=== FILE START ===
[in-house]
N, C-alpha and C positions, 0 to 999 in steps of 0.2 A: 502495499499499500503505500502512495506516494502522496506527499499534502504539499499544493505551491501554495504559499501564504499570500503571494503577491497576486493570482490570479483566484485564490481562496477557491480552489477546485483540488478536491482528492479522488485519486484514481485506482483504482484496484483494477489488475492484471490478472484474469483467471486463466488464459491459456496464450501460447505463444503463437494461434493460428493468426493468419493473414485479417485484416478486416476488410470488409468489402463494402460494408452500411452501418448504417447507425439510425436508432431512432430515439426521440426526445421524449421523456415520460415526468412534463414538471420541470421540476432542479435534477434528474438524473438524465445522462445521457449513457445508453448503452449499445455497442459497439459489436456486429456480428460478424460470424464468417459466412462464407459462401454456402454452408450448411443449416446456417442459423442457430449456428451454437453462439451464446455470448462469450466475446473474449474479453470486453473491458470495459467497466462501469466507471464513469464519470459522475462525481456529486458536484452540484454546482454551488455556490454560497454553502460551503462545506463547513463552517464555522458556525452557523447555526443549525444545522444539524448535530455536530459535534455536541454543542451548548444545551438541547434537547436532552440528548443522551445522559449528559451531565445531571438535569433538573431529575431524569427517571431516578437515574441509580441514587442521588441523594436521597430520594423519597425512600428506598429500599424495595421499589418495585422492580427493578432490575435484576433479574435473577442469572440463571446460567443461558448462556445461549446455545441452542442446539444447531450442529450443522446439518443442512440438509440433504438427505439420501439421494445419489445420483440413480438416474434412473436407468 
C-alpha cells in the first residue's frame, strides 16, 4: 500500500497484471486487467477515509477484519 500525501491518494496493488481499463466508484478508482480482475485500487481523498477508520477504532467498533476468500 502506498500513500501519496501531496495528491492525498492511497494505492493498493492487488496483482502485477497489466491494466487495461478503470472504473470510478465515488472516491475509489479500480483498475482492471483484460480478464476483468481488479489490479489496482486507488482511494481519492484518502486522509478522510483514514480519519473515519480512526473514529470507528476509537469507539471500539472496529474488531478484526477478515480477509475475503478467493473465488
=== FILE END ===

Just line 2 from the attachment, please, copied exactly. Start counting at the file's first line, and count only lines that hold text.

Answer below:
N, C-alpha and C positions, 0 to 999 in steps of 0.2 A: 502495499499499500503505500502512495506516494502522496506527499499534502504539499499544493505551491501554495504559499501564504499570500503571494503577491497576486493570482490570479483566484485564490481562496477557491480552489477546485483540488478536491482528492479522488485519486484514481485506482483504482484496484483494477489488475492484471490478472484474469483467471486463466488464459491459456496464450501460447505463444503463437494461434493460428493468426493468419493473414485479417485484416478486416476488410470488409468489402463494402460494408452500411452501418448504417447507425439510425436508432431512432430515439426521440426526445421524449421523456415520460415526468412534463414538471420541470421540476432542479435534477434528474438524473438524465445522462445521457449513457445508453448503452449499445455497442459497439459489436456486429456480428460478424460470424464468417459466412462464407459462401454456402454452408450448411443449416446456417442459423442457430449456428451454437453462439451464446455470448462469450466475446473474449474479453470486453473491458470495459467497466462501469466507471464513469464519470459522475462525481456529486458536484452540484454546482454551488455556490454560497454553502460551503462545506463547513463552517464555522458556525452557523447555526443549525444545522444539524448535530455536530459535534455536541454543542451548548444545551438541547434537547436532552440528548443522551445522559449528559451531565445531571438535569433538573431529575431524569427517571431516578437515574441509580441514587442521588441523594436521597430520594423519597425512600428506598429500599424495595421499589418495585422492580427493578432490575435484576433479574435473577442469572440463571446460567443461558448462556445461549446455545441452542442446539444447531450442529450443522446439518443442512440438509440433504438427505439420501439421494445419489445420483440413480438416474434412473436407468 